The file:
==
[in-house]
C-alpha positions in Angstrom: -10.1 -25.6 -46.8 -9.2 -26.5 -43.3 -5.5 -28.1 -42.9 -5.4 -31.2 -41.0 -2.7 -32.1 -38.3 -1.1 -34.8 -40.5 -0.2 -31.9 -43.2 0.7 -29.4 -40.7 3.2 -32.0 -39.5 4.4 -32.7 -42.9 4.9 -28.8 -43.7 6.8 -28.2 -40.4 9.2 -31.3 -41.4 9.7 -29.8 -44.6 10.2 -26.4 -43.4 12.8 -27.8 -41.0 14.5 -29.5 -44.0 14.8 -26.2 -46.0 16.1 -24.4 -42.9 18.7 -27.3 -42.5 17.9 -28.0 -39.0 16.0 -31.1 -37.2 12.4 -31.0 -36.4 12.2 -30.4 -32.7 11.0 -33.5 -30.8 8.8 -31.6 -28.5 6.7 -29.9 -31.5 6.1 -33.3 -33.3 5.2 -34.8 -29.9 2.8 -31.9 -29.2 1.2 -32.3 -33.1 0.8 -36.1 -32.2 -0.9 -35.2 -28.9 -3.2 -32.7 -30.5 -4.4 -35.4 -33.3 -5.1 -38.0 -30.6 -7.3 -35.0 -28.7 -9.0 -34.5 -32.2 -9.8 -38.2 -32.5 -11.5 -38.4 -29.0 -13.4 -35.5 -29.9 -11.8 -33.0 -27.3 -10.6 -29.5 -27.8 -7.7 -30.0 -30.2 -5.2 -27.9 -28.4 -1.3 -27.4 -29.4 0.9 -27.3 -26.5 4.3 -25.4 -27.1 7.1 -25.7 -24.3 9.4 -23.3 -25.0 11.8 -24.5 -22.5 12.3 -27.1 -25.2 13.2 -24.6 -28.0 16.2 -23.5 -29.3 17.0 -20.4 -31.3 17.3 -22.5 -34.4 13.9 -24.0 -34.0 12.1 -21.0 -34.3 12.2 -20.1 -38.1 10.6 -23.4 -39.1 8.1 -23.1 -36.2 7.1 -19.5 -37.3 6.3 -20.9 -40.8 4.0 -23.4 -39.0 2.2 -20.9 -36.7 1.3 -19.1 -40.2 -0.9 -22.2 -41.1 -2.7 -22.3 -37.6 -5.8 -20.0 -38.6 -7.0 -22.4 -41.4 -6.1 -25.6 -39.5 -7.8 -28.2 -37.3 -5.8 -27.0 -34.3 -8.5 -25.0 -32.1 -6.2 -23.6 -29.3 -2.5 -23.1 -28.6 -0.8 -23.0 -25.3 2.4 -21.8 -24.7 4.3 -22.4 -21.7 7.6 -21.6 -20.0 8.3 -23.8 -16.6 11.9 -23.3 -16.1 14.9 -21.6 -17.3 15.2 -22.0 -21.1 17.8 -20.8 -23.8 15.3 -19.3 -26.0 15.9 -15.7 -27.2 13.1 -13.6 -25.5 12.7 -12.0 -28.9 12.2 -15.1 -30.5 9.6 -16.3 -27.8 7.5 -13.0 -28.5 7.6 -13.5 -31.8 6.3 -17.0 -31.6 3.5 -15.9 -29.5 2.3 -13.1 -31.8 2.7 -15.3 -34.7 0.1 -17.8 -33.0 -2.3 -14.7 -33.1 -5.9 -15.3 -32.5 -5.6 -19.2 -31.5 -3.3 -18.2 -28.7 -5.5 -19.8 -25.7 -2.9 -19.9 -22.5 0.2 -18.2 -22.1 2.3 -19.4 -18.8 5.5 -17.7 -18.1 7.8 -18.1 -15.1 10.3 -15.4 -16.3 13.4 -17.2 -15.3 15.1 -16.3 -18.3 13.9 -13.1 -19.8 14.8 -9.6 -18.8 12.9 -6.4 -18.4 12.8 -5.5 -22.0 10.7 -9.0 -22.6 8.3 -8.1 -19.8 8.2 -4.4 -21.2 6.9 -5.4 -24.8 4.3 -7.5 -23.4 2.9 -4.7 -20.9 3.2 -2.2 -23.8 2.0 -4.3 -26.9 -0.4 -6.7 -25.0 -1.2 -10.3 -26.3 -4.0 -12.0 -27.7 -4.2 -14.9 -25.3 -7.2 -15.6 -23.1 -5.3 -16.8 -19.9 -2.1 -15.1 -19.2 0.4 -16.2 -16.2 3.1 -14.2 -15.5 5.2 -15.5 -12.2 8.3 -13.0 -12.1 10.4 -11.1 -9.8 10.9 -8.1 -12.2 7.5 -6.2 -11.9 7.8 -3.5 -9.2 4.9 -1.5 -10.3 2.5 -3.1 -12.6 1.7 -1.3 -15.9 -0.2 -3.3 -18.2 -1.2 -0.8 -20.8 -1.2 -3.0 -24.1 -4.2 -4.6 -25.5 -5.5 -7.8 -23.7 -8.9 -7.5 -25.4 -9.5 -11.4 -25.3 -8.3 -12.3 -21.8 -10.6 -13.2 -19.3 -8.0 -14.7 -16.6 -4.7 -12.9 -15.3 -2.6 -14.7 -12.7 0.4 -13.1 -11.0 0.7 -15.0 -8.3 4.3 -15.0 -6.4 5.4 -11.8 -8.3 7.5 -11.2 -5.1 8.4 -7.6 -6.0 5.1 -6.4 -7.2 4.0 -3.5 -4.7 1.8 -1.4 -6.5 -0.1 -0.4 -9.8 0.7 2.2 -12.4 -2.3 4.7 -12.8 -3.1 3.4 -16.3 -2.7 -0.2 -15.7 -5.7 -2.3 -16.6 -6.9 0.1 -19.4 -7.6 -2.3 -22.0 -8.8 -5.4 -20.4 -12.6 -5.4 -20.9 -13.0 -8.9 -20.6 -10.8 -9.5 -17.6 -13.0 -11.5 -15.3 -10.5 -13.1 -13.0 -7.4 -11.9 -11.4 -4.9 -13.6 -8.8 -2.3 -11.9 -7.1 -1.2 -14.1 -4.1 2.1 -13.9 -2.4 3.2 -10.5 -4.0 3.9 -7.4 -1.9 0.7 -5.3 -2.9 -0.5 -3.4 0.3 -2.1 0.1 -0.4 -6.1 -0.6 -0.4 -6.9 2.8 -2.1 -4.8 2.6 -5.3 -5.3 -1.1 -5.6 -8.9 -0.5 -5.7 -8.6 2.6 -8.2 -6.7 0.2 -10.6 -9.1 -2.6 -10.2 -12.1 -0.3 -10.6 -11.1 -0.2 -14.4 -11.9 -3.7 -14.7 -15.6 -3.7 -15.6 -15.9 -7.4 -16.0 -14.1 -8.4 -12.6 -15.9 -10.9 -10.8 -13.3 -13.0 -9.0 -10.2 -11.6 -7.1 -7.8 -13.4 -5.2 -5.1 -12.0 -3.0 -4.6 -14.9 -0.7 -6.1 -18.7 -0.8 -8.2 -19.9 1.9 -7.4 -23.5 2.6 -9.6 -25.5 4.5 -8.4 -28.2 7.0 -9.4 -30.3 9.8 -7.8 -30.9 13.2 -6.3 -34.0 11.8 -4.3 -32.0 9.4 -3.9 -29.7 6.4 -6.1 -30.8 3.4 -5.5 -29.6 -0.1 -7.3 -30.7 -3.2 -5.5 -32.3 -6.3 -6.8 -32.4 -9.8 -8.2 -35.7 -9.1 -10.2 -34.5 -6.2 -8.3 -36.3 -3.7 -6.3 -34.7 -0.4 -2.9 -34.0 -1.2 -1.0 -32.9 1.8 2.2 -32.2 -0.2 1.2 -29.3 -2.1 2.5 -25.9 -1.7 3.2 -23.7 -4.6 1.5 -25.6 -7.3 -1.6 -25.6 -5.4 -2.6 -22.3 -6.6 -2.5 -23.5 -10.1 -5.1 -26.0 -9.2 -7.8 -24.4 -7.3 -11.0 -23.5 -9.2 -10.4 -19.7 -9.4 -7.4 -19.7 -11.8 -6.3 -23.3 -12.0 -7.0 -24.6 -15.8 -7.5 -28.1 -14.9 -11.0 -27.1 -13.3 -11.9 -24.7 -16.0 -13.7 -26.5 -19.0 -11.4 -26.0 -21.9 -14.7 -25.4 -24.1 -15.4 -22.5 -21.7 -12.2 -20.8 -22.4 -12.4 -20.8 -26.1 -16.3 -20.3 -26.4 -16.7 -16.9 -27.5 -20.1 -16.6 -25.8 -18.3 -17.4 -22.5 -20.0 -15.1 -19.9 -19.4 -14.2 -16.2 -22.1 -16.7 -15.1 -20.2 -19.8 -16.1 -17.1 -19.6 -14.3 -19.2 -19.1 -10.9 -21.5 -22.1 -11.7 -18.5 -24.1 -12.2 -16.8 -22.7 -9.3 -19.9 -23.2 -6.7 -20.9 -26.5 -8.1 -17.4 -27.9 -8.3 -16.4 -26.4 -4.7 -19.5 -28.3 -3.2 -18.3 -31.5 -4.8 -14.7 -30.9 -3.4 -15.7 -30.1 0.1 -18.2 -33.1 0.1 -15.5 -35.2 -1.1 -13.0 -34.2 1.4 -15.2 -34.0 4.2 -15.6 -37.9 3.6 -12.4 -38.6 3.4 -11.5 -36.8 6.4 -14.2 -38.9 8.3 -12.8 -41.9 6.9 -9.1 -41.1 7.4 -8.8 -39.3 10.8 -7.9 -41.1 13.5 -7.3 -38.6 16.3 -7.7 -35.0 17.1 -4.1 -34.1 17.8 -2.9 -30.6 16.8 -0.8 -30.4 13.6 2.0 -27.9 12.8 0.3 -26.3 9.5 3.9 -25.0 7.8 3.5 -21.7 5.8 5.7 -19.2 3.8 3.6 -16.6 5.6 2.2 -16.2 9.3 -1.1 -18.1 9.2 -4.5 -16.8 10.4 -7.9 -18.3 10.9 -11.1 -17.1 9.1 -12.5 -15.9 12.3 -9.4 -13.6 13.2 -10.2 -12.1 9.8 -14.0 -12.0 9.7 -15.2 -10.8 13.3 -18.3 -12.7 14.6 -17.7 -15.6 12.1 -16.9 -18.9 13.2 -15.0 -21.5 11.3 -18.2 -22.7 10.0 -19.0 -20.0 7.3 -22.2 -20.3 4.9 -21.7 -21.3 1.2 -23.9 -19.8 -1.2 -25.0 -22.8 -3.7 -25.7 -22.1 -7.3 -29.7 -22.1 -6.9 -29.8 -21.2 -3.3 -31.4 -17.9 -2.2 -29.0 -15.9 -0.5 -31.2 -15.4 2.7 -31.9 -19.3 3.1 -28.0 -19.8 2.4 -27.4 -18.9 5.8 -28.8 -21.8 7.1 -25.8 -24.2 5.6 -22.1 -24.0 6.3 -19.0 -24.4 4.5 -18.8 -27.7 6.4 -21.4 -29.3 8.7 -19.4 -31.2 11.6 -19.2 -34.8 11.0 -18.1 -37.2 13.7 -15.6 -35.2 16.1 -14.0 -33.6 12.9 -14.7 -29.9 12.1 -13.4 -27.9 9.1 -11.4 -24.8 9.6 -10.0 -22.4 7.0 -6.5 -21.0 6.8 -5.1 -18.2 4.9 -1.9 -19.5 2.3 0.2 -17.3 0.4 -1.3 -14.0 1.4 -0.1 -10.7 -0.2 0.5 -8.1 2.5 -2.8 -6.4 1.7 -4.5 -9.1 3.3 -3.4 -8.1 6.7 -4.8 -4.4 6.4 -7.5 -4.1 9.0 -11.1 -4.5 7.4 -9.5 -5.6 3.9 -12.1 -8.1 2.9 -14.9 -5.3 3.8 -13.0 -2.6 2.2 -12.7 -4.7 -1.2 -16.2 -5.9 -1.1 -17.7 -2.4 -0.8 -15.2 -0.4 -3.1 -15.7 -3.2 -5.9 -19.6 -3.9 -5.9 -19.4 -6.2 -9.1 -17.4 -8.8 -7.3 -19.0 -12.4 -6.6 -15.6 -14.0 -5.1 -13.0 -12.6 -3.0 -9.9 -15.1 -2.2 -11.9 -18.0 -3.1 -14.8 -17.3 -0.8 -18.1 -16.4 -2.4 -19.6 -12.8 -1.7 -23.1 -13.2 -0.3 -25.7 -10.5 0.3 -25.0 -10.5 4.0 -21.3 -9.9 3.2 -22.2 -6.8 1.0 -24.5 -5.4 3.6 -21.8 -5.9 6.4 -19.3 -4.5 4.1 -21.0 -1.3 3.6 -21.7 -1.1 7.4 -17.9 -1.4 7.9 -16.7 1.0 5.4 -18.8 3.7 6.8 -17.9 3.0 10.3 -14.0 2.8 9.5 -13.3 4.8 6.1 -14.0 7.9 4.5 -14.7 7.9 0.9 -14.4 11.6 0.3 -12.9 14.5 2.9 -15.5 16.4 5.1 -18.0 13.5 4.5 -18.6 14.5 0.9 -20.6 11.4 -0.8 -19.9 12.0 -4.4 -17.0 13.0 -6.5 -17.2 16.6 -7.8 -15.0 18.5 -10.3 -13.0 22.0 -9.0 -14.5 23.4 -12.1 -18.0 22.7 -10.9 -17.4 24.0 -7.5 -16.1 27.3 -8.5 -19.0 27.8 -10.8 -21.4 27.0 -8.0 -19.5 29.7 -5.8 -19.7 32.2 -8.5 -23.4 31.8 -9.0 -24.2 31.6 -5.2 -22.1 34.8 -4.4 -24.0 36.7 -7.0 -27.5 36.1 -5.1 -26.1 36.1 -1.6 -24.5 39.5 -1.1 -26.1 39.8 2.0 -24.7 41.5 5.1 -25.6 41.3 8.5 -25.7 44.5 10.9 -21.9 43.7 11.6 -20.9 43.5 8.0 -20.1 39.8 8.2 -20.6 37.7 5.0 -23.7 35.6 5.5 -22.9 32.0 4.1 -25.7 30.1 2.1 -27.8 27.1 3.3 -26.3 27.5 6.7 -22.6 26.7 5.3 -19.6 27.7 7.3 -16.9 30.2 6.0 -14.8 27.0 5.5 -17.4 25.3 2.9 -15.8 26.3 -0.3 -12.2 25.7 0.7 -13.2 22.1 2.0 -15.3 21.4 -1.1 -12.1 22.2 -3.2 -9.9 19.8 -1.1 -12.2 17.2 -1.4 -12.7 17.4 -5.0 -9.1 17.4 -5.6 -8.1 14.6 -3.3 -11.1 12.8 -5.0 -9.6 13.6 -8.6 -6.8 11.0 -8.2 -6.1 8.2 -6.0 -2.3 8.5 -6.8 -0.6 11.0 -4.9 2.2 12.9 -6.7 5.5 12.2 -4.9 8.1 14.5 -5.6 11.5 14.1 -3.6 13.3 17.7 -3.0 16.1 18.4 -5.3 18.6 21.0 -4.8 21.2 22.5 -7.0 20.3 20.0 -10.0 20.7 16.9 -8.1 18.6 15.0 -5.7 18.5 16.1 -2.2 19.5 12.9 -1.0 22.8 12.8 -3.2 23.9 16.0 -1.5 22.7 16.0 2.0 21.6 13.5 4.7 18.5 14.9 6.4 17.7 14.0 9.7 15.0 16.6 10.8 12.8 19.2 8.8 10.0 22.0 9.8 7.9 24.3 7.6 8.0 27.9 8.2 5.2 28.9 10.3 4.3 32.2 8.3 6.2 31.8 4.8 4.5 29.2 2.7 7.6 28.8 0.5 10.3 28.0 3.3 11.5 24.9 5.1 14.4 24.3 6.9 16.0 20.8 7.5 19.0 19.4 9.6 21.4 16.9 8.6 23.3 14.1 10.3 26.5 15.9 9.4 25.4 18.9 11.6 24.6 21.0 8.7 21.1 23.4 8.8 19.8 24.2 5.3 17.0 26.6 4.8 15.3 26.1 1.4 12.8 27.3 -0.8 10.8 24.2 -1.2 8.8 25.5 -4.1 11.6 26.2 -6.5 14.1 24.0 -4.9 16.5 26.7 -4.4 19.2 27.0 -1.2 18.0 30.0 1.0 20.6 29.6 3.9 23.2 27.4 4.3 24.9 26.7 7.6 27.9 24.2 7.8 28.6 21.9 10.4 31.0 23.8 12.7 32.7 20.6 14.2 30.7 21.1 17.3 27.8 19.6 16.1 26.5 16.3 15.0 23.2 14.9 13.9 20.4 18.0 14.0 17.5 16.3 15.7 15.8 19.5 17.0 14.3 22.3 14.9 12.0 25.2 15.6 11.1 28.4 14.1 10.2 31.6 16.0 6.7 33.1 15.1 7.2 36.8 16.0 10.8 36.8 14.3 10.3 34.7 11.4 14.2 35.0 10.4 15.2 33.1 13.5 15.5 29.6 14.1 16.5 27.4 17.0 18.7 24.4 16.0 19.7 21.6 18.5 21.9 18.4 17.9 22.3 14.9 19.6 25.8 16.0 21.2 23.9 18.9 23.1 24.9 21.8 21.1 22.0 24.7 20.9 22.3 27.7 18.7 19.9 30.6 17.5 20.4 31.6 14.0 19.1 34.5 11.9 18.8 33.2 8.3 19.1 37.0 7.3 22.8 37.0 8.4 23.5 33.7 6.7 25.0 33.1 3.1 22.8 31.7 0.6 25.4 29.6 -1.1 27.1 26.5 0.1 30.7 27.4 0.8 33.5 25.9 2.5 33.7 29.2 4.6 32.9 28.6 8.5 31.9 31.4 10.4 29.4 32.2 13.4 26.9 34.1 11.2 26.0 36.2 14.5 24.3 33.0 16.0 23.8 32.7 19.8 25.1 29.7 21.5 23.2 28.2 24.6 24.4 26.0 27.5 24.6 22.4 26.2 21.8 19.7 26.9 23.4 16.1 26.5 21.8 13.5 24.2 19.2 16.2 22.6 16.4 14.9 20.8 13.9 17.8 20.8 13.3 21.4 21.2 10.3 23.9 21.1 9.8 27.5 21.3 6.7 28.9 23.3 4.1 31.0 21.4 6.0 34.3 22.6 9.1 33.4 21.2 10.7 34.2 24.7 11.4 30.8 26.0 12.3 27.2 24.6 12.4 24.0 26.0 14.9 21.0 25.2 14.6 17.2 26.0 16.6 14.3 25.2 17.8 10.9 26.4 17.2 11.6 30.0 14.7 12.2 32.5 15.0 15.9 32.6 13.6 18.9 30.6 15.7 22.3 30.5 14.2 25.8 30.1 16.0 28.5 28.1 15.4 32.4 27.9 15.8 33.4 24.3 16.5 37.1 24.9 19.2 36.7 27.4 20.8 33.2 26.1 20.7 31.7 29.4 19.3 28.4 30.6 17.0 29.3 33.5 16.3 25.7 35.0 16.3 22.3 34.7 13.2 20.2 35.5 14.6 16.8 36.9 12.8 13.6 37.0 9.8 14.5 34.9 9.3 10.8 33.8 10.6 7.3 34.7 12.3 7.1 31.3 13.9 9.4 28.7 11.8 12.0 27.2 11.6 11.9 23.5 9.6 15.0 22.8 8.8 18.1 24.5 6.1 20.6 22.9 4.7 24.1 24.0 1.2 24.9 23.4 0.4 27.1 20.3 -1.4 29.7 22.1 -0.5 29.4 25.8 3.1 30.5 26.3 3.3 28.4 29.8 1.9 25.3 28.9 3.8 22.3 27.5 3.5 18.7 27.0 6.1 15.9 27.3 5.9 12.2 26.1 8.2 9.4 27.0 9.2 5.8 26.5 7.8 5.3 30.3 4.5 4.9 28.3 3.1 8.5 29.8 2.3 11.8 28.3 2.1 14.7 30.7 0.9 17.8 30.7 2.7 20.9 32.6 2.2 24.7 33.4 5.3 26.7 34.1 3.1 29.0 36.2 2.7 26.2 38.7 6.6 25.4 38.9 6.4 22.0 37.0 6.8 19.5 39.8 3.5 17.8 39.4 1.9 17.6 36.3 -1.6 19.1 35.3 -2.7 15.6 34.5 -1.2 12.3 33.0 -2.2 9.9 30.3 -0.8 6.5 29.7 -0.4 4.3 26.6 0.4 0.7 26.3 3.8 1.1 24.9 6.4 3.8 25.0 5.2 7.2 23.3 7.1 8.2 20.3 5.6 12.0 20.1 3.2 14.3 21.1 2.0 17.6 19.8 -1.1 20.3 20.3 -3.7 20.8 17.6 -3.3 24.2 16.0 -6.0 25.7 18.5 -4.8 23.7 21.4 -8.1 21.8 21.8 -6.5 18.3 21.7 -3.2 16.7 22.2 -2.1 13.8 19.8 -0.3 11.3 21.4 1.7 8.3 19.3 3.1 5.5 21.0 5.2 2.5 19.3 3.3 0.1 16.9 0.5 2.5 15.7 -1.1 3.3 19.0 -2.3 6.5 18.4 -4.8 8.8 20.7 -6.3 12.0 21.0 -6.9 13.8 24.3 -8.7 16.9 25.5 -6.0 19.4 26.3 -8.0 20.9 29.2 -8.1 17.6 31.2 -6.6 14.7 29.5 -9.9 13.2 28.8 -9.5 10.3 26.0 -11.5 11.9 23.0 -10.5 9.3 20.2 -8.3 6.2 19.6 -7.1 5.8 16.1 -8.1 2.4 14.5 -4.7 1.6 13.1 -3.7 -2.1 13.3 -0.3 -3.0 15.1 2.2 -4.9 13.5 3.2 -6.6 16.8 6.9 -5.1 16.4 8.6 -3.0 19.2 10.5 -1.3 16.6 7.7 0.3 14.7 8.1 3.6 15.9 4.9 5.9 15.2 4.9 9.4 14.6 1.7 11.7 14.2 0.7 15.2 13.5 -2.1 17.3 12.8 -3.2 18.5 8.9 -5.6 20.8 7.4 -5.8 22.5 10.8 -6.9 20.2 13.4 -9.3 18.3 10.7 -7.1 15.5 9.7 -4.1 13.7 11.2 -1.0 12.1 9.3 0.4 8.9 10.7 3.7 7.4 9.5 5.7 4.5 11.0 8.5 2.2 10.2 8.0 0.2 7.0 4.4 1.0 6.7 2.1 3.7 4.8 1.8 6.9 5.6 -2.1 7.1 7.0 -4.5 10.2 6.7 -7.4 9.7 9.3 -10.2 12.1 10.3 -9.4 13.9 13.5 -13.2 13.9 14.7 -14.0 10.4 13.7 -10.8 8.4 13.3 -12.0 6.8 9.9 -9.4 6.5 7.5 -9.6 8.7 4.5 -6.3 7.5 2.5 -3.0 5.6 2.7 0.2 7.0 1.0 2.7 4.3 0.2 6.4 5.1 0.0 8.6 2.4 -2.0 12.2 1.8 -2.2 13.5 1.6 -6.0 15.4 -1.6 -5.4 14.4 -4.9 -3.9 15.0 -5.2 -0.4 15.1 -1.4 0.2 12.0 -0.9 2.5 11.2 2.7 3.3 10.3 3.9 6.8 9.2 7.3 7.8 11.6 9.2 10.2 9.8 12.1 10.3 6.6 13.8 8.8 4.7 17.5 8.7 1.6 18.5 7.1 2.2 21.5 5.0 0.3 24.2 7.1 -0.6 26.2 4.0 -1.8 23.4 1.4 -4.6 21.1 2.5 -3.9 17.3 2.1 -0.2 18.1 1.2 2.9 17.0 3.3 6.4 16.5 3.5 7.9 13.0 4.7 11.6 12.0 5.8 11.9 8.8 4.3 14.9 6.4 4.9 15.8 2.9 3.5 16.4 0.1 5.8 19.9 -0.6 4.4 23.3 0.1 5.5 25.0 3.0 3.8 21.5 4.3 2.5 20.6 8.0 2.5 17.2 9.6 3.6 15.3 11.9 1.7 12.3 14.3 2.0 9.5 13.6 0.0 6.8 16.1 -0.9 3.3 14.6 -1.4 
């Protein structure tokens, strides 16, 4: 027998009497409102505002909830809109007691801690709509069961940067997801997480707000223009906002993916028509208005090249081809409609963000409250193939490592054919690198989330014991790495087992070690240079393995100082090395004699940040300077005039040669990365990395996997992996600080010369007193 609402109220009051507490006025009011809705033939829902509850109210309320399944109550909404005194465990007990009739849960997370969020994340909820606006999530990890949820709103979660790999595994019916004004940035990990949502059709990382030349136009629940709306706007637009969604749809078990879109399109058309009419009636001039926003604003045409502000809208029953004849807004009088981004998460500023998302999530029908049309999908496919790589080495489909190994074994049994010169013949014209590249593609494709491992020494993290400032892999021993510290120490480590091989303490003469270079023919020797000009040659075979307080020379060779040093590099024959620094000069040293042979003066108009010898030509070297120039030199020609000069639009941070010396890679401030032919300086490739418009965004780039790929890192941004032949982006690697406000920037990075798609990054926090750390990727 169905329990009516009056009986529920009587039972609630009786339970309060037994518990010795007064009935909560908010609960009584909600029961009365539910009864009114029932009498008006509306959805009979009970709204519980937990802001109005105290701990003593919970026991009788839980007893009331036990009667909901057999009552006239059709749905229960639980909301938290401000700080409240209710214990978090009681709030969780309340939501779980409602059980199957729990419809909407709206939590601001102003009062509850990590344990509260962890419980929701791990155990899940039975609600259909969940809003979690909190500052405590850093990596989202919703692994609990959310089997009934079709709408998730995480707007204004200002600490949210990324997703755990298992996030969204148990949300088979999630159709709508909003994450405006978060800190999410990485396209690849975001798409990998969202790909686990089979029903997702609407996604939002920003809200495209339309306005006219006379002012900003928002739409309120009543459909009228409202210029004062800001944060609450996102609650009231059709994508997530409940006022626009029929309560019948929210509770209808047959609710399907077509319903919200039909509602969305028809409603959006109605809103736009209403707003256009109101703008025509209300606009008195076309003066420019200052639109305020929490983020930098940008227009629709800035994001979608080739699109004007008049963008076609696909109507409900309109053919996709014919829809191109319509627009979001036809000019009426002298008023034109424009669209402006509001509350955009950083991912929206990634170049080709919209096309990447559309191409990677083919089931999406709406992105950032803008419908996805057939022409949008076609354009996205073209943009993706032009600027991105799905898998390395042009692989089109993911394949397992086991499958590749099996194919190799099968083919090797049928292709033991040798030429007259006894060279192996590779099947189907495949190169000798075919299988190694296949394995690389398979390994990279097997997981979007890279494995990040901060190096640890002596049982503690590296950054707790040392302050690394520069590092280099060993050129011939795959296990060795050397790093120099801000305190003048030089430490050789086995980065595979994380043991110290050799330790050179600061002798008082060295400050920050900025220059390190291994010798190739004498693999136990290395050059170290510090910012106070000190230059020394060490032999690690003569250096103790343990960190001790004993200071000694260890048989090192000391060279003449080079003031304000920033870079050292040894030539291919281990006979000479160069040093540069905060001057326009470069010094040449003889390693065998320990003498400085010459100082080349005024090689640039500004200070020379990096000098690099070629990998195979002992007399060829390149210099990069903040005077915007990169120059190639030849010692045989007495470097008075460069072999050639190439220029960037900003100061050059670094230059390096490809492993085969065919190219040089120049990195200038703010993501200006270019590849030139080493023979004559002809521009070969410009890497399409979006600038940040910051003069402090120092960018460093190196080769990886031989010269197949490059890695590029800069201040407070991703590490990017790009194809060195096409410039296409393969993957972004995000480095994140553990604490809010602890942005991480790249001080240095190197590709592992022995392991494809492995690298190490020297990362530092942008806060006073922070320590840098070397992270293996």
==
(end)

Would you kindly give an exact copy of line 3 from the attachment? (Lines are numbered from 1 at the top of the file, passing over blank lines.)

């Protein structure tokens, strides 16, 4: 027998009497409102505002909830809109007691801690709509069961940067997801997480707000223009906002993916028509208005090249081809409609963000409250193939490592054919690198989330014991790495087992070690240079393995100082090395004699940040300077005039040669990365990395996997992996600080010369007193 609402109220009051507490006025009011809705033939829902509850109210309320399944109550909404005194465990007990009739849960997370969020994340909820606006999530990890949820709103979660790999595994019916004004940035990990949502059709990382030349136009629940709306706007637009969604749809078990879109399109058309009419009636001039926003604003045409502000809208029953004849807004009088981004998460500023998302999530029908049309999908496919790589080495489909190994074994049994010169013949014209590249593609494709491992020494993290400032892999021993510290120490480590091989303490003469270079023919020797000009040659075979307080020379060779040093590099024959620094000069040293042979003066108009010898030509070297120039030199020609000069639009941070010396890679401030032919300086490739418009965004780039790929890192941004032949982006690697406000920037990075798609990054926090750390990727 169905329990009516009056009986529920009587039972609630009786339970309060037994518990010795007064009935909560908010609960009584909600029961009365539910009864009114029932009498008006509306959805009979009970709204519980937990802001109005105290701990003593919970026991009788839980007893009331036990009667909901057999009552006239059709749905229960639980909301938290401000700080409240209710214990978090009681709030969780309340939501779980409602059980199957729990419809909407709206939590601001102003009062509850990590344990509260962890419980929701791990155990899940039975609600259909969940809003979690909190500052405590850093990596989202919703692994609990959310089997009934079709709408998730995480707007204004200002600490949210990324997703755990298992996030969204148990949300088979999630159709709508909003994450405006978060800190999410990485396209690849975001798409990998969202790909686990089979029903997702609407996604939002920003809200495209339309306005006219006379002012900003928002739409309120009543459909009228409202210029004062800001944060609450996102609650009231059709994508997530409940006022626009029929309560019948929210509770209808047959609710399907077509319903919200039909509602969305028809409603959006109605809103736009209403707003256009109101703008025509209300606009008195076309003066420019200052639109305020929490983020930098940008227009629709800035994001979608080739699109004007008049963008076609696909109507409900309109053919996709014919829809191109319509627009979001036809000019009426002298008023034109424009669209402006509001509350955009950083991912929206990634170049080709919209096309990447559309191409990677083919089931999406709406992105950032803008419908996805057939022409949008076609354009996205073209943009993706032009600027991105799905898998390395042009692989089109993911394949397992086991499958590749099996194919190799099968083919090797049928292709033991040798030429007259006894060279192996590779099947189907495949190169000798075919299988190694296949394995690389398979390994990279097997997981979007890279494995990040901060190096640890002596049982503690590296950054707790040392302050690394520069590092280099060993050129011939795959296990060795050397790093120099801000305190003048030089430490050789086995980065595979994380043991110290050799330790050179600061002798008082060295400050920050900025220059390190291994010798190739004498693999136990290395050059170290510090910012106070000190230059020394060490032999690690003569250096103790343990960190001790004993200071000694260890048989090192000391060279003449080079003031304000920033870079050292040894030539291919281990006979000479160069040093540069905060001057326009470069010094040449003889390693065998320990003498400085010459100082080349005024090689640039500004200070020379990096000098690099070629990998195979002992007399060829390149210099990069903040005077915007990169120059190639030849010692045989007495470097008075460069072999050639190439220029960037900003100061050059670094230059390096490809492993085969065919190219040089120049990195200038703010993501200006270019590849030139080493023979004559002809521009070969410009890497399409979006600038940040910051003069402090120092960018460093190196080769990886031989010269197949490059890695590029800069201040407070991703590490990017790009194809060195096409410039296409393969993957972004995000480095994140553990604490809010602890942005991480790249001080240095190197590709592992022995392991494809492995690298190490020297990362530092942008806060006073922070320590840098070397992270293996």